Thanks to my *favourite* local supermarket (take a bow Tops ) I received an invitation to the second annual ‘Bordeaux Rendez-vous’ – a little tasting of 93 wines from Grand Cru producers in the region, with retail prices ranging from BHT1,420 (A$54) to BHT12,660 (A$478) a bottle.
I didn’t quite manage to get to all 93, but as indicated by the pricing there were a range of styles and quality on display. Highlights to my mind included a 2005 Château d’Issan (yours for a mere BHT10,530), a 2006 Château d’Armailhac (a snip at BHT6,130 – though to be fair, their château appears to be half-price too), and there was something utterly sensational when I first arrived that may or may not have been a 2006 Domaine de Chevalier (for BHT8,050), but I can’t remember exactly – serves me right for not taking notes as I did last year…
There were a few disappointments too, though had I been a man with a plan, I would have started with the more affordable wines and moved up from there. Also, as I’m not one of the fabled 1% who can afford extensive cellaring facilities (ahem), I found myself in a bit of a pickle – my limited climate-controlled space is reasonably fully stocked with rather nice Australian and Spanish reds right now (whites are definitely in short supply, but I’m not about to fix that with Bordeaux) – so no new purchases.
I did, however, have a few interesting discussions with the winemakers on hand.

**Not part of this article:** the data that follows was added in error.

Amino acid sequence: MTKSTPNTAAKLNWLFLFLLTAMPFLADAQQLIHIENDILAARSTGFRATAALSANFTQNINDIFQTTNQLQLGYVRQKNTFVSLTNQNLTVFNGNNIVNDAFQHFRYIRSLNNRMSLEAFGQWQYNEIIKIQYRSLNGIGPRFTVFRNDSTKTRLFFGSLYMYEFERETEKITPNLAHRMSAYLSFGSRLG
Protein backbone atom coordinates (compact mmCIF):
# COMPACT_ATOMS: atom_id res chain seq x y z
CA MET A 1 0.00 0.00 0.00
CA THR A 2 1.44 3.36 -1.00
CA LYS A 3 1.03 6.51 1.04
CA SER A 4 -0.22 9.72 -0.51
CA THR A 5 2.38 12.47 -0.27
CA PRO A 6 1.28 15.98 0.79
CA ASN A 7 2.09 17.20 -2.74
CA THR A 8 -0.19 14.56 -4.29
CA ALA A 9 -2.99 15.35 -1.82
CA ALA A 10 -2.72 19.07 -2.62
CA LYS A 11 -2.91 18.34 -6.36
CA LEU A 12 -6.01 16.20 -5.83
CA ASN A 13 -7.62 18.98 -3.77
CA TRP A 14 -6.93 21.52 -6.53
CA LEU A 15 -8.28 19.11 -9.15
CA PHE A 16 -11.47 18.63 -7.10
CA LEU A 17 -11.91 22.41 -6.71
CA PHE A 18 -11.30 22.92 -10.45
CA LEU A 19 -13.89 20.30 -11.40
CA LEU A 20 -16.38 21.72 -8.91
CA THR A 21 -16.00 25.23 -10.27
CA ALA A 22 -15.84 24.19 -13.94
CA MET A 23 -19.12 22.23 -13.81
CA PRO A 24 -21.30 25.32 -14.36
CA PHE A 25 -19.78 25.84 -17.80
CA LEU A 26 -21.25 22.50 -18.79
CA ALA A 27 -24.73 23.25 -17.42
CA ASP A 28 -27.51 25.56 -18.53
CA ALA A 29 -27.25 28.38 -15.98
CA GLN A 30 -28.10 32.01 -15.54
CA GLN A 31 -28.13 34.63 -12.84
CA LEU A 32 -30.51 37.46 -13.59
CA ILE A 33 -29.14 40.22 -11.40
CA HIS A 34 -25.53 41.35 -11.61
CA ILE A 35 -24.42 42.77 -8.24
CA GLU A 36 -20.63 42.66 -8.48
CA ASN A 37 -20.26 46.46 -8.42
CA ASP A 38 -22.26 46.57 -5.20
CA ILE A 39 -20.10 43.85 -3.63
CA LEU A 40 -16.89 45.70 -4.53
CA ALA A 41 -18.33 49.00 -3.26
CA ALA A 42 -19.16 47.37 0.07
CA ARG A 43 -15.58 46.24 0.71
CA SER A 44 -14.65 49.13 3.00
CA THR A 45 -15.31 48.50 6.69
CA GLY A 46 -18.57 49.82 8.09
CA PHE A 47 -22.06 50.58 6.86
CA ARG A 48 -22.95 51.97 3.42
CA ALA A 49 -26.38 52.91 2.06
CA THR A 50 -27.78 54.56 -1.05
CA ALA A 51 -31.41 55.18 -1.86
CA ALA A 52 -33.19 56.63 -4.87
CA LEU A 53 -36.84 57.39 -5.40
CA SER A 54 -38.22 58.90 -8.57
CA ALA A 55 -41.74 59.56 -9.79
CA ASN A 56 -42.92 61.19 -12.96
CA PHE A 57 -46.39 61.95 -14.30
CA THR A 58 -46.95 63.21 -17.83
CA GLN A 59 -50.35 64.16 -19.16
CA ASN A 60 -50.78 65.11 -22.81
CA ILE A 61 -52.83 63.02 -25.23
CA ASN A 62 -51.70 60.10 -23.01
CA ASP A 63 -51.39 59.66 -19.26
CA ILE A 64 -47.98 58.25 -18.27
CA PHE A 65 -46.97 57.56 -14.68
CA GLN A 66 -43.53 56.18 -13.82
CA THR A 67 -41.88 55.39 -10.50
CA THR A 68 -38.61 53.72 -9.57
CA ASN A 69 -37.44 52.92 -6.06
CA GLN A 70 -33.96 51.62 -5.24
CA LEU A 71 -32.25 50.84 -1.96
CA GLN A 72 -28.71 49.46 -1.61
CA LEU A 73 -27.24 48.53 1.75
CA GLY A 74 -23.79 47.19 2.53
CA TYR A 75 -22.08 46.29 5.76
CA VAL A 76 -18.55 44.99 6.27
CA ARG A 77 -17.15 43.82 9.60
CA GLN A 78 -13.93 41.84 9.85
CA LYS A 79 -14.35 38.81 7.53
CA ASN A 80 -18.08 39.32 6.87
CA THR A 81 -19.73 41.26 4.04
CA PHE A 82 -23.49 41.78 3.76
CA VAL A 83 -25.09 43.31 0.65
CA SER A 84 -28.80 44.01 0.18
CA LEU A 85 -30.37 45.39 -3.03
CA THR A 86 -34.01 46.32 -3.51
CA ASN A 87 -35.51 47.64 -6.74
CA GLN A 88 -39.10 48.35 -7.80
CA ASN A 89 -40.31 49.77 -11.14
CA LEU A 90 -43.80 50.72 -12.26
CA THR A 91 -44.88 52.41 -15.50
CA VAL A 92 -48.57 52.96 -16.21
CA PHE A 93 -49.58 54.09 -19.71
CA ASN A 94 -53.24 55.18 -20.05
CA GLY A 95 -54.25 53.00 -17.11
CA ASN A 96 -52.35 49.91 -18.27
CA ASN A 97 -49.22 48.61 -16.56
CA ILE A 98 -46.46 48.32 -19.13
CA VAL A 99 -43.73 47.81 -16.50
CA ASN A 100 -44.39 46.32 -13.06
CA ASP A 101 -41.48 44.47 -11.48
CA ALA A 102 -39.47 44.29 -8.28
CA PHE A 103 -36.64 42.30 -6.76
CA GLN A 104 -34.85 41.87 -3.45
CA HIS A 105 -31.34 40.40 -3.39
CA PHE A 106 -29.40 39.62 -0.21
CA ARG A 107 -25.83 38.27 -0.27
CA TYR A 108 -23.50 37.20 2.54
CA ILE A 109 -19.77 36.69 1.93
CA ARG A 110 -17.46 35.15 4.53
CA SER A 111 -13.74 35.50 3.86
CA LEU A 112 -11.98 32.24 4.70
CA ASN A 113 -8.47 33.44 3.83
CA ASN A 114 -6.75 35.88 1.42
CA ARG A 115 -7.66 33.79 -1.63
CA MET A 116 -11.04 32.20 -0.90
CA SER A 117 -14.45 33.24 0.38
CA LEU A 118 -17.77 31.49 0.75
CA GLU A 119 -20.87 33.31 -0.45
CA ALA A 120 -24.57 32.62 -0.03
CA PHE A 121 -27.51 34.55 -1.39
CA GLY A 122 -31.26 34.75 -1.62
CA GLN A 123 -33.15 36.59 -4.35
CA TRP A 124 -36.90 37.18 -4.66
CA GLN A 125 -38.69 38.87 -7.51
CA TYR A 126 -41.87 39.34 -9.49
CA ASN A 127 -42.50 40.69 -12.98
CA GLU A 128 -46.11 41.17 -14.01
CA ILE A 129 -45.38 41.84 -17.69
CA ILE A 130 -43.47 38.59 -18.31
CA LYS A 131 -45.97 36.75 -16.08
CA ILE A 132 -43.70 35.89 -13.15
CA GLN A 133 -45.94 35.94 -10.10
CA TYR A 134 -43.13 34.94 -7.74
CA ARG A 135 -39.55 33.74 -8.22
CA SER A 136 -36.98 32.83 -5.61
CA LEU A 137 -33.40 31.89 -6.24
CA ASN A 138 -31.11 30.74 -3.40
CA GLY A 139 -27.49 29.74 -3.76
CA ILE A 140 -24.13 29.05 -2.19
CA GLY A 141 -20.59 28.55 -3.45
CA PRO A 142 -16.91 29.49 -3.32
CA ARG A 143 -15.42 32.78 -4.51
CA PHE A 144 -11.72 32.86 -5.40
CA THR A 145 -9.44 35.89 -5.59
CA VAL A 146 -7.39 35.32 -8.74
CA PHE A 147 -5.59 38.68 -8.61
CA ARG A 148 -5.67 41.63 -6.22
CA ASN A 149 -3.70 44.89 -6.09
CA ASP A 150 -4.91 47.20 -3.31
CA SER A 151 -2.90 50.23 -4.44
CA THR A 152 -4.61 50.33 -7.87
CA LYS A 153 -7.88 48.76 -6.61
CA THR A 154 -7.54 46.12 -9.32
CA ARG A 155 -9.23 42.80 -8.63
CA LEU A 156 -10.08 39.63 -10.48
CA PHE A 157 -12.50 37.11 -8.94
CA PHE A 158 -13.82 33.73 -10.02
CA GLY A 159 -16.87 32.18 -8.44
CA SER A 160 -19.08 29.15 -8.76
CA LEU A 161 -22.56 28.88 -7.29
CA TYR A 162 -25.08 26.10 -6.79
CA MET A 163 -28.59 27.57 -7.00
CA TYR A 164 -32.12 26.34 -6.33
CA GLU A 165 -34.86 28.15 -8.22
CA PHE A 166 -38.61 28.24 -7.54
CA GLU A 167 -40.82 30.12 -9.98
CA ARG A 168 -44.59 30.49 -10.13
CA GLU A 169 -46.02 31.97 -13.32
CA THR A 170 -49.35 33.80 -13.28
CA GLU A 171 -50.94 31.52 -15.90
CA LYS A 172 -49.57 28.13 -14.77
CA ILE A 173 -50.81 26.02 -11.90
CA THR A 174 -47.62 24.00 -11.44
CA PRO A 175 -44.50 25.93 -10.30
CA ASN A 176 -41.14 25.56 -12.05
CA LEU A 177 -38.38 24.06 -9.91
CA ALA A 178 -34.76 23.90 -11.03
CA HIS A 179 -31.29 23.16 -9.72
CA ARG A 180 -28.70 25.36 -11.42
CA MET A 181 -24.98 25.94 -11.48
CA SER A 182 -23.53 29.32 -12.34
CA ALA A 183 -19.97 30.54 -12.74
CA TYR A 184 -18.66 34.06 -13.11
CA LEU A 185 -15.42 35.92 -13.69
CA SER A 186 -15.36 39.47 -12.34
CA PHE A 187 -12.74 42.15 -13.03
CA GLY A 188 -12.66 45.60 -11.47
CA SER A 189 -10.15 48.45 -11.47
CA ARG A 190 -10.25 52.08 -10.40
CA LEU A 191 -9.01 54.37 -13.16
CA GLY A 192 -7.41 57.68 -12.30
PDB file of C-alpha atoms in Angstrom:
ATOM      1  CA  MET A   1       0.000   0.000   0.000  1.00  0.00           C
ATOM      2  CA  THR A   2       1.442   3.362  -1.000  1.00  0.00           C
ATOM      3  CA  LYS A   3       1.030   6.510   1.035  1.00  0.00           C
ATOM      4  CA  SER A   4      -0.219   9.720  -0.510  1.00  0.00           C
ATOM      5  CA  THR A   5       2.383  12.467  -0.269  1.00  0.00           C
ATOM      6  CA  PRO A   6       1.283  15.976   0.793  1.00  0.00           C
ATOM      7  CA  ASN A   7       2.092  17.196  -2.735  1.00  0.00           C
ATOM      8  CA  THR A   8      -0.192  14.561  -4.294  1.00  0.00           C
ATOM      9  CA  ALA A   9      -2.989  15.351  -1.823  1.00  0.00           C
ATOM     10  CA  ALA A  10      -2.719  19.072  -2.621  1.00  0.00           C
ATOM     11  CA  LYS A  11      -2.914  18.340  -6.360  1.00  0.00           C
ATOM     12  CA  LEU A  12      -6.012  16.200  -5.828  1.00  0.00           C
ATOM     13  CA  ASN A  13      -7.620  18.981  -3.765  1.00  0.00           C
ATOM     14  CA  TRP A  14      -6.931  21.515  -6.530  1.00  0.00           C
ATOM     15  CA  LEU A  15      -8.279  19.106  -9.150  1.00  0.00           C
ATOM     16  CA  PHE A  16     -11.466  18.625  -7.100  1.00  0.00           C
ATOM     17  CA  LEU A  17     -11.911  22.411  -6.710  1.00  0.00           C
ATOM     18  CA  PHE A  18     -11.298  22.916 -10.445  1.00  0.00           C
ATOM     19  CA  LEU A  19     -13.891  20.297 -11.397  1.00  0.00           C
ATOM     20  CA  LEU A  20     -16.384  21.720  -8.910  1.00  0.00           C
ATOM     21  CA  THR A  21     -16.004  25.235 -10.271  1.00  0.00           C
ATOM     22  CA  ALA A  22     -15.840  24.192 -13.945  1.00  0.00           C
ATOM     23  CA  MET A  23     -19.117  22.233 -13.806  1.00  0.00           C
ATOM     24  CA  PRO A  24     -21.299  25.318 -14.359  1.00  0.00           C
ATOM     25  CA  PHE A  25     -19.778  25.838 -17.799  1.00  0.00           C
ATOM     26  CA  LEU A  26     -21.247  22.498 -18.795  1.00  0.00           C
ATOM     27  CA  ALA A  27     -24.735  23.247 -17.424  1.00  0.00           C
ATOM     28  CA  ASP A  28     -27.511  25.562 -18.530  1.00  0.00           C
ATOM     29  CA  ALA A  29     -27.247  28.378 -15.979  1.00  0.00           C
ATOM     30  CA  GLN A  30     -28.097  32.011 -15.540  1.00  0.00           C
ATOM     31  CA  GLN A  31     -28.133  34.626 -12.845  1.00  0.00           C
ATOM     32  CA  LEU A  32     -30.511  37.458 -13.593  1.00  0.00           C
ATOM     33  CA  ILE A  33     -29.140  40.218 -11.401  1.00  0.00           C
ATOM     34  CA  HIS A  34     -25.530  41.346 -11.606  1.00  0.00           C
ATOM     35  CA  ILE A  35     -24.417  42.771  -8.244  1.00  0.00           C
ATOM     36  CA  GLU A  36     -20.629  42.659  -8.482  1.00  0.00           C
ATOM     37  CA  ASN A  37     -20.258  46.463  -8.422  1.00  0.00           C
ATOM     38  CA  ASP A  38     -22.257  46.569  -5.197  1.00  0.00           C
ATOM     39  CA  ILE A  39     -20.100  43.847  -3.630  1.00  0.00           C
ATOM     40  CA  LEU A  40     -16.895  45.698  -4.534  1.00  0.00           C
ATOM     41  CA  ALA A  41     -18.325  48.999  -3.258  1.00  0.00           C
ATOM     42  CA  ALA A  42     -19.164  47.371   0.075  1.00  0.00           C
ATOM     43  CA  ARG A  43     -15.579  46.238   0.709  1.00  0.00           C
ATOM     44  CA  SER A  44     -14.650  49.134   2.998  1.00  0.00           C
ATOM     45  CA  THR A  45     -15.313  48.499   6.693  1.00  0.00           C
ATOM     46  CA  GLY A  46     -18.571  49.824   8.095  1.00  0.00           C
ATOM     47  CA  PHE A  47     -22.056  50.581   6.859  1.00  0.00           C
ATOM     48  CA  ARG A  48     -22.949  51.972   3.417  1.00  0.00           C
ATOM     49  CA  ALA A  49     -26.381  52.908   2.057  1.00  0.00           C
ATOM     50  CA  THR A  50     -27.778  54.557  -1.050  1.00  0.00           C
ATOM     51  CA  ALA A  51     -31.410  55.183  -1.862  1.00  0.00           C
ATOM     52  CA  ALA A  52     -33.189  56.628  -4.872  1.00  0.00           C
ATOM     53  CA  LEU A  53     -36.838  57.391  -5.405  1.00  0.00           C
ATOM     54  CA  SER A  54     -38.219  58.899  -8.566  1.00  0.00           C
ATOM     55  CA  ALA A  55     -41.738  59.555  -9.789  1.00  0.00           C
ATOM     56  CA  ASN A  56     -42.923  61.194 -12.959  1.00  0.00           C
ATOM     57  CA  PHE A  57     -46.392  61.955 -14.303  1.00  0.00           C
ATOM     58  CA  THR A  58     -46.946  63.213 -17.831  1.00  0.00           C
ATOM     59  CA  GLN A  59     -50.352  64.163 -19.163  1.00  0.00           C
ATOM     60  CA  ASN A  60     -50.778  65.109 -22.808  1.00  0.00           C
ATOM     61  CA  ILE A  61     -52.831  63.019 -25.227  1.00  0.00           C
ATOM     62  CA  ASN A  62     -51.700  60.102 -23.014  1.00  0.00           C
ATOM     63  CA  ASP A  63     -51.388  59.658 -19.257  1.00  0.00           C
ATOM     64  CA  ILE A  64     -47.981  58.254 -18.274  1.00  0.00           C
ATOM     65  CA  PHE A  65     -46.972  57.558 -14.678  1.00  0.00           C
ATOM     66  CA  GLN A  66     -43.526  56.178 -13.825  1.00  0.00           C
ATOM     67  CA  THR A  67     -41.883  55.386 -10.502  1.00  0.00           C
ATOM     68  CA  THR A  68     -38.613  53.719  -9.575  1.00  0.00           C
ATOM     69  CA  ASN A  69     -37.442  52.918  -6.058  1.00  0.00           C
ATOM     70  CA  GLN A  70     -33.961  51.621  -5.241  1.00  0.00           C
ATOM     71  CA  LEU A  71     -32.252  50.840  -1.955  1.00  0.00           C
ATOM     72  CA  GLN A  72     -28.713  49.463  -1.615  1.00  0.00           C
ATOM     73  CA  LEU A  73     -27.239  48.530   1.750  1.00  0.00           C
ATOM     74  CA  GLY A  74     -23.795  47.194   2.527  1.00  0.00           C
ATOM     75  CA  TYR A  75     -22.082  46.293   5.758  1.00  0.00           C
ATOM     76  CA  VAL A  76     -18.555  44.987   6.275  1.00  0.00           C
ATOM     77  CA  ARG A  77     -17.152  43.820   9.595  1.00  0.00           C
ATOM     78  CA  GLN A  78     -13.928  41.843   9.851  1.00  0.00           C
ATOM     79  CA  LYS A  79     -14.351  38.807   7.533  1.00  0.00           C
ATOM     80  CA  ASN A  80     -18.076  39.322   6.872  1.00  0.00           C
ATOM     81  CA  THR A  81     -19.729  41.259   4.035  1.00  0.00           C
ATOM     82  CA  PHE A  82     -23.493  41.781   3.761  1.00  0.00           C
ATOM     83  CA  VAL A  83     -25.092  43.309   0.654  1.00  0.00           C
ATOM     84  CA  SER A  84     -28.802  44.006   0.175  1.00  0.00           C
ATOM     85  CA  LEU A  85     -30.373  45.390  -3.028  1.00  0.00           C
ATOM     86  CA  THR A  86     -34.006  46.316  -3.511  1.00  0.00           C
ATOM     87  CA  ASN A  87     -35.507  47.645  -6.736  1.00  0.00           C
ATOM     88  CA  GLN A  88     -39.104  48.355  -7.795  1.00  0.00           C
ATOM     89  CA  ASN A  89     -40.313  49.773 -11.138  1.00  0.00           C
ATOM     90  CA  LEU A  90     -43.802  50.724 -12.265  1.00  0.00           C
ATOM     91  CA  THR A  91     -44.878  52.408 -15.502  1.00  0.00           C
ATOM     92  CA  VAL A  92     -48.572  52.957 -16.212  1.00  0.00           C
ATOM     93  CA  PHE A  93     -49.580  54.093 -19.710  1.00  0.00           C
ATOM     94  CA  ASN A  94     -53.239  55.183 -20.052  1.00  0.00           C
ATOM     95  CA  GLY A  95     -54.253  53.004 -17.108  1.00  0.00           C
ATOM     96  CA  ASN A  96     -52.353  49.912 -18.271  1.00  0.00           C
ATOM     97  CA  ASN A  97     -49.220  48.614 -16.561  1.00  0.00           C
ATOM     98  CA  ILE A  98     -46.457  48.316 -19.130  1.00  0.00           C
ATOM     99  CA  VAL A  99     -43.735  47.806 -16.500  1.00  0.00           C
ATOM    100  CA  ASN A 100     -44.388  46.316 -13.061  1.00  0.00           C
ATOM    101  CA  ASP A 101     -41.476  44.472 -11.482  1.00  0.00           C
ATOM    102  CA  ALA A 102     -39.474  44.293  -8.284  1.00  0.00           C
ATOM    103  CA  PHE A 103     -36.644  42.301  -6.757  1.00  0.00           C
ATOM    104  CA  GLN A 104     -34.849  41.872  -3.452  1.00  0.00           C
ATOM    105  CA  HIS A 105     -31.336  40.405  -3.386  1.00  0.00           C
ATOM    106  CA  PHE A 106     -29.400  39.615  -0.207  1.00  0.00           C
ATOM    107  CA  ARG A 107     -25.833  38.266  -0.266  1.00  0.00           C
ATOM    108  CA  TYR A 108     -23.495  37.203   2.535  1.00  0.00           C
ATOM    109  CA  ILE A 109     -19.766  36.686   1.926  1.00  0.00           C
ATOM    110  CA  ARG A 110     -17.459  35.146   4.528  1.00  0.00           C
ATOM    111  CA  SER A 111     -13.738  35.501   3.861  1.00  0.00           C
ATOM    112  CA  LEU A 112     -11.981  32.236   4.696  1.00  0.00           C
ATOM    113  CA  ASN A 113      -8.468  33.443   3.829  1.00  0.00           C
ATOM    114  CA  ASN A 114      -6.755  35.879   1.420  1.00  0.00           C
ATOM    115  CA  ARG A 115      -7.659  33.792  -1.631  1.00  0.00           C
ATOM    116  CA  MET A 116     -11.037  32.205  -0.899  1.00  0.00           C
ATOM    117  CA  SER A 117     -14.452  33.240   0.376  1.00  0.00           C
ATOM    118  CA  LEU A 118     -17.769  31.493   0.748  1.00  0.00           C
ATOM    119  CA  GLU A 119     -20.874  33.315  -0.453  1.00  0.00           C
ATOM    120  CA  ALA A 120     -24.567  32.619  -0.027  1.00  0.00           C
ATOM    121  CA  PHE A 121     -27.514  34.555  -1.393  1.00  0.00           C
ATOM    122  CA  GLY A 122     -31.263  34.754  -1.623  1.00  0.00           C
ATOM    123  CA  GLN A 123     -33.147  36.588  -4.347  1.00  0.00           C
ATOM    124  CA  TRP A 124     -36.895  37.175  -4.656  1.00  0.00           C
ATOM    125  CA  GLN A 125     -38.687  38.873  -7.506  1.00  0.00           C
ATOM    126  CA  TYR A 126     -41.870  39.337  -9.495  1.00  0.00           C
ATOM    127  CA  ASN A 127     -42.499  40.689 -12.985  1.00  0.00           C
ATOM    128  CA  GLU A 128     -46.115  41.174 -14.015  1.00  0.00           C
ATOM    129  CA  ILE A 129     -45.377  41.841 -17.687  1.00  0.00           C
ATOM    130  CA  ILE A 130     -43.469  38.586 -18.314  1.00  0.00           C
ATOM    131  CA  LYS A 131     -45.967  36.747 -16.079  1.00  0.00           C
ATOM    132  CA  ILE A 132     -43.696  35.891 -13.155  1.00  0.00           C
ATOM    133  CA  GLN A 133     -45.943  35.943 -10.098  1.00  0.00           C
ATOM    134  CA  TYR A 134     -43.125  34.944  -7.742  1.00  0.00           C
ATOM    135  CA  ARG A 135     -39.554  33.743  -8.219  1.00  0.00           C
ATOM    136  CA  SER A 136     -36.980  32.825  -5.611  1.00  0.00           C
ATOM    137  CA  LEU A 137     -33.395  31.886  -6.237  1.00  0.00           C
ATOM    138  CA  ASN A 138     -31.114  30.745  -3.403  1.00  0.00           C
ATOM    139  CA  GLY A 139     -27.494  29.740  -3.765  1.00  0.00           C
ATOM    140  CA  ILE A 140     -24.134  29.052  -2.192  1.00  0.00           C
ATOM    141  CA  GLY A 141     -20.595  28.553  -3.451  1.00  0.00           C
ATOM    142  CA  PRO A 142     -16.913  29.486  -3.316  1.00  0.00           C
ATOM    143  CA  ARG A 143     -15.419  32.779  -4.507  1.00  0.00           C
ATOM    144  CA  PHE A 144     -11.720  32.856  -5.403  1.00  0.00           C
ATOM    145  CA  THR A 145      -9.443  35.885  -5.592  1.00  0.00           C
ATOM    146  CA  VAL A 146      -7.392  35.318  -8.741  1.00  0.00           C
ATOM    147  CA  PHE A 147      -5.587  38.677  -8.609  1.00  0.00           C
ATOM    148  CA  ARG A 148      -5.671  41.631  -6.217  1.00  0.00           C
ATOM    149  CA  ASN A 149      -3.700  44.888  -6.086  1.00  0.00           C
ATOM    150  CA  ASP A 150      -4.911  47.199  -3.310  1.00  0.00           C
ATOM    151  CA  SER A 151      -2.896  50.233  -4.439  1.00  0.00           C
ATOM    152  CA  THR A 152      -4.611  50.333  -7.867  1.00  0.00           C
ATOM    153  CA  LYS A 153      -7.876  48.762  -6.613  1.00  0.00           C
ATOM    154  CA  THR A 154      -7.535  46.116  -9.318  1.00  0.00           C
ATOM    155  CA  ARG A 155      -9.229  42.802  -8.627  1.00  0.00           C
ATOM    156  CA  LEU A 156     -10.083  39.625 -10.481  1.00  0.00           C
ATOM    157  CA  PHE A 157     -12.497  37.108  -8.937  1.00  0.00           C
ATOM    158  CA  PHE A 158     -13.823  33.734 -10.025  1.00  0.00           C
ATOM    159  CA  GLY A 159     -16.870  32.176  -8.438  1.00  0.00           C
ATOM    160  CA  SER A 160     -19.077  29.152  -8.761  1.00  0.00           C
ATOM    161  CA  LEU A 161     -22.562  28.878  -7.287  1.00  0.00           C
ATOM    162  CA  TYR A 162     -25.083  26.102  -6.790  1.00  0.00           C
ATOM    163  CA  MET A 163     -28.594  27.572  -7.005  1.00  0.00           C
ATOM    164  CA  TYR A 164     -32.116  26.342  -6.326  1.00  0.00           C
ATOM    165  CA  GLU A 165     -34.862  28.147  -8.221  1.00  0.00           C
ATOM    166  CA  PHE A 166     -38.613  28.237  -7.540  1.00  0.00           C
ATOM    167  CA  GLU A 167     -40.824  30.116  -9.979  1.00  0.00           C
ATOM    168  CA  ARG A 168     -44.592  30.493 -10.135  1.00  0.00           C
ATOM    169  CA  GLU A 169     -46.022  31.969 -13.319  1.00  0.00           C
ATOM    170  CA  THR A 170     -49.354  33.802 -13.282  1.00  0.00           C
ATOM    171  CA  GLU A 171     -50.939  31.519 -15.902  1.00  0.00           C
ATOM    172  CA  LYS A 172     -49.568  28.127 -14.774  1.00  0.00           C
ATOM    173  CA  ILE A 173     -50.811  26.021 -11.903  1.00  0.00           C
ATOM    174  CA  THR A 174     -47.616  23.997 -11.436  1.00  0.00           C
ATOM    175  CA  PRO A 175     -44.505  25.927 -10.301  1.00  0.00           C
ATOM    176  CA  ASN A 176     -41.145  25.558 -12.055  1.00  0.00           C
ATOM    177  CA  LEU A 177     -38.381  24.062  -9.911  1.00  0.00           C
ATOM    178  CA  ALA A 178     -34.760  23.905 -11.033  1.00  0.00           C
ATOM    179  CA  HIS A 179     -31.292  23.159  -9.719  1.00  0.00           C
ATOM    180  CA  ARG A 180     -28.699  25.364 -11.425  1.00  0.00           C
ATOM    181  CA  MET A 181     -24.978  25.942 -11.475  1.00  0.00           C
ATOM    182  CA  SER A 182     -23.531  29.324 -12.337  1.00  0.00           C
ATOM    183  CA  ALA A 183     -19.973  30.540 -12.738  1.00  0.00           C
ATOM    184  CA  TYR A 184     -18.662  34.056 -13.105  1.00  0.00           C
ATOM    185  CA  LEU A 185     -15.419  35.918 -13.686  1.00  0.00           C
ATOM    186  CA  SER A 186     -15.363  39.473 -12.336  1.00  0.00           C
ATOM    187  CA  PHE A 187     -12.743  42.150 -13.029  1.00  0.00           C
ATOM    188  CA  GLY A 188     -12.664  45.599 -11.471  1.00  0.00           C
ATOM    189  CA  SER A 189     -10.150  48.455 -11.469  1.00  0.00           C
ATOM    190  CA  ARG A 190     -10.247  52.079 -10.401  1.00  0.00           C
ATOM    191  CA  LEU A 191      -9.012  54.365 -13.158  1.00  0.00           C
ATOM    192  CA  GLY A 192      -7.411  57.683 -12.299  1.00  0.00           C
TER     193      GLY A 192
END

Corks were one thing. Or 93 things, actually. Nothing so gauche as a Stelvin in sight here. One winemaker told me that the extra-long French corks he uses set him back €2.50 each – and that nothing could replace the sound of it being removed, nor the smell. He confided that his family also owns a winery in South Africa, and they do put their whites under screw caps, but not the reds.
I’d reckon that if you’re paying this much for wine, a screw cap adds just a little extra piece of mind. Still, it could be worse: the same guy told me that he had won a bet with his father, and the prize was a bottle of Romanée-Conti (a bottle for which you’ll be lucky to get change from US$10k) and it was corked!
The other comment that took me by surprise was that “wine is all about marketing.”
The cynic in me thinks everything is about marketing these days, so it came as a surprise to hear someone with a Troisièmes Cru, or third growth ranking dating back to 1855 could sound so cynical – and disappointed – about it too.
But then, maybe he has a point. Even if he reduced his yield to two grapes per hectare and produced two bottles of perfect wine in a good vintage, he will always be a Troisièmes Cru. It almost seems a disincentive to invest. And the same could be said of the Premiers Crus: They’re going to sell every bottle they make anyway, so do they really need to try harder?
I guess that wine can also be a Veblen good.
That said, I’m happy to trust my palate. I may never taste Romanée-Conti, but I’m not convinced I appreciate Burgundy enough to truly appreciate it – I could try a bottle of very good wine a day for a year for a similar price as a single bottle – even at Thai prices. That is surely a better plan, no?